Carpathia sank at 11:00 AM at a position recorded by Snowdrop as 49.25 N 10.25 W, about 120 mi (190 km) west of Fastnet.
Locating and salvage operates.
On 9 September 1999, the Reuters and AP wire solutions reported that Argosy International Ltd., headed by Graham Jessop, son of the undersea explorer Keith Jessop, and sponsored by the National Underwater and Marine Agency, had discovered Carpathia’s wreck in 600 ft (180 m) of water, 185 mi (298 km) west of Land’s End. Bad weather forced his ship to abandon the position just before Jessop could verify the discovery making use of underwater cameras. However, when he later returned to the place the wreck proved to be not that of Carpathia but that of the Hamburg-America Line’s Isis, sunk on eight November 1936.
In 2000, the American author and diver Clive Cussler announced that his organization, NUMA, had discovered the accurate wreck of Carpathia in the spring of that year, at a depth of 500 ft (150 m). Following the submarine attack Carpathia landed upright on the seabed. NUMA gave the approximate place of the wreck as 120 mi (190 km) west of Fastnet, Ireland.
The vessel is presently owned by Premier Exhibitions Inc., formerly RMS Titanic Inc., which plans to recover objects from the wreck. The exact same company owns the salvor-in-possession rights of Titanic, from which numerous artefacts have been recovered and are on show in worldwide exhibitions.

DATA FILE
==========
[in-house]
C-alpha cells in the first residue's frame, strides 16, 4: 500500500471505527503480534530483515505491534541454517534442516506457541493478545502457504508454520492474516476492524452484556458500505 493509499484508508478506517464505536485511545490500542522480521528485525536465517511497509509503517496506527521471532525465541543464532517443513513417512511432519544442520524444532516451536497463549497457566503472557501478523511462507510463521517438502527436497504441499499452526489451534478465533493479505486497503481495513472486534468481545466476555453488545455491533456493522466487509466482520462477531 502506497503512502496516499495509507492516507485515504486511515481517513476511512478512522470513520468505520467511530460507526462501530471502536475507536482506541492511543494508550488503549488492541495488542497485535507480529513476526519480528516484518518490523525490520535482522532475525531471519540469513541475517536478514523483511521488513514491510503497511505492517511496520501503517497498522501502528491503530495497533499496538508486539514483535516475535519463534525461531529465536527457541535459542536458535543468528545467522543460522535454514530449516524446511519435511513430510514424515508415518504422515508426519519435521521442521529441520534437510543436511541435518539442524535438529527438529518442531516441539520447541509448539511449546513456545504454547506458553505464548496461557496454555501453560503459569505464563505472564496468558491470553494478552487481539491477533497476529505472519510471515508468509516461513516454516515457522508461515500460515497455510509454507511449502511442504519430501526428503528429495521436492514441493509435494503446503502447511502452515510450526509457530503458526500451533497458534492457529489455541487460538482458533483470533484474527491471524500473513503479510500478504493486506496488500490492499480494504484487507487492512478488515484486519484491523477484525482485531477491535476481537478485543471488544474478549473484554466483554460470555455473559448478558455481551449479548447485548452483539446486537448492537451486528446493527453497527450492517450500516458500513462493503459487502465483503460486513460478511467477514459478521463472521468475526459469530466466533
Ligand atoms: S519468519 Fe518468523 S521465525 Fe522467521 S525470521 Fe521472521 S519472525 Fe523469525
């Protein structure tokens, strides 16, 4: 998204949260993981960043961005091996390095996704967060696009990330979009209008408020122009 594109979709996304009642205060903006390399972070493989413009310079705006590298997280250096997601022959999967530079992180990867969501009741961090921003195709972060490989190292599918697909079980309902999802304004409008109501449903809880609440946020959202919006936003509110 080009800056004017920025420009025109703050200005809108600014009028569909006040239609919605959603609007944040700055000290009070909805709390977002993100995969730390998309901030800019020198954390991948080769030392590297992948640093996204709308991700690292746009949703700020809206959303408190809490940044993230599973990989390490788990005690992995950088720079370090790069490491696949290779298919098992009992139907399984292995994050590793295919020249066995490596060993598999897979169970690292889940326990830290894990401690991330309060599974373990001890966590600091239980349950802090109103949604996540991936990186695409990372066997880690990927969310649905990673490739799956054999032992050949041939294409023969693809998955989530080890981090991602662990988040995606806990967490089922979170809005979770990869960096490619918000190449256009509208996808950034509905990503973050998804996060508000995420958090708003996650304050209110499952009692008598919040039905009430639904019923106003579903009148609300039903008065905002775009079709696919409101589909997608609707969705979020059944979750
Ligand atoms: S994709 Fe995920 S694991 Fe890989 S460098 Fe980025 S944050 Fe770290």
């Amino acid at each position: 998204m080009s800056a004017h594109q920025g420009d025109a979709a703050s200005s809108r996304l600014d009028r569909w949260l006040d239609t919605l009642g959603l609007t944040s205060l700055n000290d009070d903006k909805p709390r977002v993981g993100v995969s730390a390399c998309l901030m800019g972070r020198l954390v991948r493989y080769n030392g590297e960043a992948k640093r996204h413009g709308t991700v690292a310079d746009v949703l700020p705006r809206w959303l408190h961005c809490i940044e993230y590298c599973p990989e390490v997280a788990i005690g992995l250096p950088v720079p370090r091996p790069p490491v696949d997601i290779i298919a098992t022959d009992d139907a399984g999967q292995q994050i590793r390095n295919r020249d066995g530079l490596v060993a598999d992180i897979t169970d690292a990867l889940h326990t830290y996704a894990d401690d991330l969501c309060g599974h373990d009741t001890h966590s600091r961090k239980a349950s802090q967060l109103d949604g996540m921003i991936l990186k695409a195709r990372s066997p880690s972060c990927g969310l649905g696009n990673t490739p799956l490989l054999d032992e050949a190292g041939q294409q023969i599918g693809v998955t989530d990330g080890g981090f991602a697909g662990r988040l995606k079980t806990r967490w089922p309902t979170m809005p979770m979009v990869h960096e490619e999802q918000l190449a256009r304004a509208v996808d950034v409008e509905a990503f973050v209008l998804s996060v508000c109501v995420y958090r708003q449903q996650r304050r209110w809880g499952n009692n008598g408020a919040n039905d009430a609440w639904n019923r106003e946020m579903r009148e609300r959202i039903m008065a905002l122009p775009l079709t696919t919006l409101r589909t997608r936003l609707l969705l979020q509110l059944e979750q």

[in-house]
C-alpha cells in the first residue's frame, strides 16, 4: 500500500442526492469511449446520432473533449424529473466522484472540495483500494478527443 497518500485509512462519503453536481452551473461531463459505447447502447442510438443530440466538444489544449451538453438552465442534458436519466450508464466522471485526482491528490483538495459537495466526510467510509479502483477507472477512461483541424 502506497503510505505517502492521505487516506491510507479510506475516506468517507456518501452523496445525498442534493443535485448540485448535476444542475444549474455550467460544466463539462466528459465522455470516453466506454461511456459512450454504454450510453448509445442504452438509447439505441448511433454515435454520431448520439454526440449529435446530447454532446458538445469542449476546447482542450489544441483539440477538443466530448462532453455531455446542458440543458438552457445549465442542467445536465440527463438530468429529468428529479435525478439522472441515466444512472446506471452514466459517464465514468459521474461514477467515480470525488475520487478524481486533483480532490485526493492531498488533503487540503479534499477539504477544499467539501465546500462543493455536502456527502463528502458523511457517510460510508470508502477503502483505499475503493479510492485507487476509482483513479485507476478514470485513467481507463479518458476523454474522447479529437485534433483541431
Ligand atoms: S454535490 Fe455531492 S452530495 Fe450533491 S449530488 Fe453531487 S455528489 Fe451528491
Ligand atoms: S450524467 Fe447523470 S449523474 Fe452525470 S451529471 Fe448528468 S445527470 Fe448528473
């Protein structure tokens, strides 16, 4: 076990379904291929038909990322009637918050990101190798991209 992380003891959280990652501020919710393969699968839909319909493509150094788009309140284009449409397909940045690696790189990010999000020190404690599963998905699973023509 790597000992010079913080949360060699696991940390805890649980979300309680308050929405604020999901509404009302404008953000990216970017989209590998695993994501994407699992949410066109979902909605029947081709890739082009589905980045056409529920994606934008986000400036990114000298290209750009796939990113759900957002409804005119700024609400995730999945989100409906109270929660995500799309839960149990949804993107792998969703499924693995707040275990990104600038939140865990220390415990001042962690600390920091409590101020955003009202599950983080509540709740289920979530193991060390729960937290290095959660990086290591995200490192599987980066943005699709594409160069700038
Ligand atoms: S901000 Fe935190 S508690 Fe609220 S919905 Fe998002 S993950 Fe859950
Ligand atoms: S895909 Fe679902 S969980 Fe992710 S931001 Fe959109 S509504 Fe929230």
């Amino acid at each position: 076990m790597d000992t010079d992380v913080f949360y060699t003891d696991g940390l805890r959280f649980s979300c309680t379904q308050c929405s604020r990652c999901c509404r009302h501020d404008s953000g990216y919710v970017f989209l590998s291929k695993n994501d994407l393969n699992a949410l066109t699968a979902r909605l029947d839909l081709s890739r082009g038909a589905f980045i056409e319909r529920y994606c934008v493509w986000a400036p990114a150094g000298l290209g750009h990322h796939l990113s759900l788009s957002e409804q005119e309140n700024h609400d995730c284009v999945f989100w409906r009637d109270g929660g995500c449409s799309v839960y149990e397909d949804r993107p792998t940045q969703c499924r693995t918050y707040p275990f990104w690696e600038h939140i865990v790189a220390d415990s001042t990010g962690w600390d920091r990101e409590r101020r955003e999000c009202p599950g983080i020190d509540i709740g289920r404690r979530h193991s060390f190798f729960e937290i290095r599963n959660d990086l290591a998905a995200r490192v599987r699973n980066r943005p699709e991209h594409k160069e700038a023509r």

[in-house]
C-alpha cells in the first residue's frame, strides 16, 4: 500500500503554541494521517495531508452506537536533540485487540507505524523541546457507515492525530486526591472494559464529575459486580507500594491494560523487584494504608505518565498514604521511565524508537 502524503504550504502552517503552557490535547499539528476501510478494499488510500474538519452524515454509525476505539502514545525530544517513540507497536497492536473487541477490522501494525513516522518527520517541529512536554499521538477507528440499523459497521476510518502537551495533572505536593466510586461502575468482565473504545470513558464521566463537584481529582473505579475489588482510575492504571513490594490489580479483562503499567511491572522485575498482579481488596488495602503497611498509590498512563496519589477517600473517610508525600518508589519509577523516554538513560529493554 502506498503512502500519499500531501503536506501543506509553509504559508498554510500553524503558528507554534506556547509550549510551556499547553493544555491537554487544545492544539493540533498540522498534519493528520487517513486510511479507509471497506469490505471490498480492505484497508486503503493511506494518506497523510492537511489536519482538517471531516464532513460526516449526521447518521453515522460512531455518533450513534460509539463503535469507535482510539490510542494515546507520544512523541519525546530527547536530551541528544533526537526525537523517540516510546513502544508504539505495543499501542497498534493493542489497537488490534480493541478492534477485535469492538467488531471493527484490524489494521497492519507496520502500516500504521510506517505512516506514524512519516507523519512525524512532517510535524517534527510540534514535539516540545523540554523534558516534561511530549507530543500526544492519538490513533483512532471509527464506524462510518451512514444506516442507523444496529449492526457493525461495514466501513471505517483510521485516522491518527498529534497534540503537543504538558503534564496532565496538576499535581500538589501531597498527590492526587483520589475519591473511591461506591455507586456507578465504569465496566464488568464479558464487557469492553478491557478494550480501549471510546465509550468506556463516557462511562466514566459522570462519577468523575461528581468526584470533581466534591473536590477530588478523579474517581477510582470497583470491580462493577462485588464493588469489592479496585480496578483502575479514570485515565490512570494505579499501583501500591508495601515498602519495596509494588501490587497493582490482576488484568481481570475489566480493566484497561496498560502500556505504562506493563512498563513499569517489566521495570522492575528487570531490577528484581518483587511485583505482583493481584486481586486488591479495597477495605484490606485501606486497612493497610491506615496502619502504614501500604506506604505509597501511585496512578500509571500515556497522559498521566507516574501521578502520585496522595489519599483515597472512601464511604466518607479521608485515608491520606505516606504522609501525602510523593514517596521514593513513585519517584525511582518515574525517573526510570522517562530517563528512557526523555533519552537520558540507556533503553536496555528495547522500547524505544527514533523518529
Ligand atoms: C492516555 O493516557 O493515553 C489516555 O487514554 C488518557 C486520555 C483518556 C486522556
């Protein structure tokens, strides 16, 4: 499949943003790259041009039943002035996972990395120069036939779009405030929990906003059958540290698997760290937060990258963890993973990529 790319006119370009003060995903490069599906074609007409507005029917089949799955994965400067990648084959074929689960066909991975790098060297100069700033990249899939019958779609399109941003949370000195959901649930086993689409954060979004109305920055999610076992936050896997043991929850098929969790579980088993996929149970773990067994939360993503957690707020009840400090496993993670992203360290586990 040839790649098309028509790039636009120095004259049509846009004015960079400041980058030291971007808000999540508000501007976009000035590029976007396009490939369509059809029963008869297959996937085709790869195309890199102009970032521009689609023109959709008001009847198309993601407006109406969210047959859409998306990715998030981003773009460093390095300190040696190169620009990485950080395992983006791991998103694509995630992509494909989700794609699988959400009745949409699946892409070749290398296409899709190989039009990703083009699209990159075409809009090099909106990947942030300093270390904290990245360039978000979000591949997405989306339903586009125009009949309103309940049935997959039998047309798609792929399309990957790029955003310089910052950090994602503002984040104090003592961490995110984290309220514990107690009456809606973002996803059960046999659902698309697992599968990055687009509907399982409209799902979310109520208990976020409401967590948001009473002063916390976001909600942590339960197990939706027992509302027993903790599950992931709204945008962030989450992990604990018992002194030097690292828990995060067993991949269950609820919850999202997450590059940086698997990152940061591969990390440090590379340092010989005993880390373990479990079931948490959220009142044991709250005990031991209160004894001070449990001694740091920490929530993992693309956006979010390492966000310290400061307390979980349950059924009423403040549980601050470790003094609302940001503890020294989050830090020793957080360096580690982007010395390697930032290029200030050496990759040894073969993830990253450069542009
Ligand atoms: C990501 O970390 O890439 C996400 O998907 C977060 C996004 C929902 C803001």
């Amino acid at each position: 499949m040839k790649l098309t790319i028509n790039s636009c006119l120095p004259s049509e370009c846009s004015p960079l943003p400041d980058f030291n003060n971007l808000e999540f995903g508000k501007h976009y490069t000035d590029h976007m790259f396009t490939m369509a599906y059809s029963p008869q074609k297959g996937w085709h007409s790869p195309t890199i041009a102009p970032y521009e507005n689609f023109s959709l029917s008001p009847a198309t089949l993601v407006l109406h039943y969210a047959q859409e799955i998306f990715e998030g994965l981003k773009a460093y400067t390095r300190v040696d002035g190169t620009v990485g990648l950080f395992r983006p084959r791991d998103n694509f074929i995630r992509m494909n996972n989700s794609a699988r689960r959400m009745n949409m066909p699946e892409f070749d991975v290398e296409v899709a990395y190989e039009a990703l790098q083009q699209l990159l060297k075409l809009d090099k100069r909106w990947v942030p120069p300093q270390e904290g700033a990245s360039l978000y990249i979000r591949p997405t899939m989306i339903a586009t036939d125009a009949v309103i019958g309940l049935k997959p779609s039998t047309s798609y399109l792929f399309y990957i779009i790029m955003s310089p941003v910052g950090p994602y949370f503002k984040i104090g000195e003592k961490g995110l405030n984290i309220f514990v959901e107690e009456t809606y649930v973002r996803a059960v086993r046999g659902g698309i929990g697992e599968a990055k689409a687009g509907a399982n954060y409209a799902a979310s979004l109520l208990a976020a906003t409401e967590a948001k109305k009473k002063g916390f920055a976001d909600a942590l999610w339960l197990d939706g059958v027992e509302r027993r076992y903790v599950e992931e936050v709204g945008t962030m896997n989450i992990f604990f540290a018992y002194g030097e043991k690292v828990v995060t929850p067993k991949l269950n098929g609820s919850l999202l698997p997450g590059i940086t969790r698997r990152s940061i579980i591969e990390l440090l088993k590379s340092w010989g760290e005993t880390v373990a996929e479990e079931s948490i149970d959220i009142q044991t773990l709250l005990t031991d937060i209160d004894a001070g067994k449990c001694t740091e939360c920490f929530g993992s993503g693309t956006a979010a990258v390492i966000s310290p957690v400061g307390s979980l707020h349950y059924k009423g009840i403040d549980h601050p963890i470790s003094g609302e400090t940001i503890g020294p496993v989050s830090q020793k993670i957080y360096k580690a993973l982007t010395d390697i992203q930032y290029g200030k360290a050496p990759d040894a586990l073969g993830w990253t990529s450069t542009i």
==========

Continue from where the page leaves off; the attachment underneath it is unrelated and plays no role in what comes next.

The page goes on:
Image from web page 882 of “Well-liked electricity magazine in plain English” (1912)
Image by World wide web Archive Book Images
Title: Common electricity magazine in plain English
Year: 1912 (1910s)
Subjects: Electrical energy
Publisher: Chicago, Ill. : Popular Electricity Pub. Co.
Contributing Library: Smithsonian Libraries
Digitizing Sponsor: Smithsonian Libraries
Click here to view book on-line to see this illustration in context in a browseable on-line version of this book.
Text Appearing Before Image:
COPYRIGHT BY TH£ INTERNATIONAL NEWS SERVICE, N. V. The very first water from Gatun Lake was permitted to flow into Culebra Cut by means of 4 26-inch pipes in the GamboaDyke. The four valves are here shown totally open allowing totally free entry of the water, which acted as a security cushionagainst the force of the explosion which blew up the dyke. four -:m PHOTO BY GEO. GRANTHAM BAIN, N. Y. Scores of charges of dynamite are inserted in the pipes shown and wired so as to be discharged at the exact same in-stant by electrical energy — destruction of Gamboa Dyke. THE WORLDS Picture GALLERY 869
Text Appearing Right after Image:
This photograph shows the blowing up of the Gamboa Dyke, the last obstruction in the Panama Canal, on October10. President Wilson, in Washington, touched the button which set off eight tons of dynamite, throwing dirt andhuge rocks higher into the air. Following the explosion the waters of Gatun Lake, which had been flowing slowlyinto Culebra Cut for some days, rushed into the fantastic cut and the Panama Canal was completed except for thefinishing touches end the dredging and widening of the channel. Thousands of sightseers witnessed the spectacle.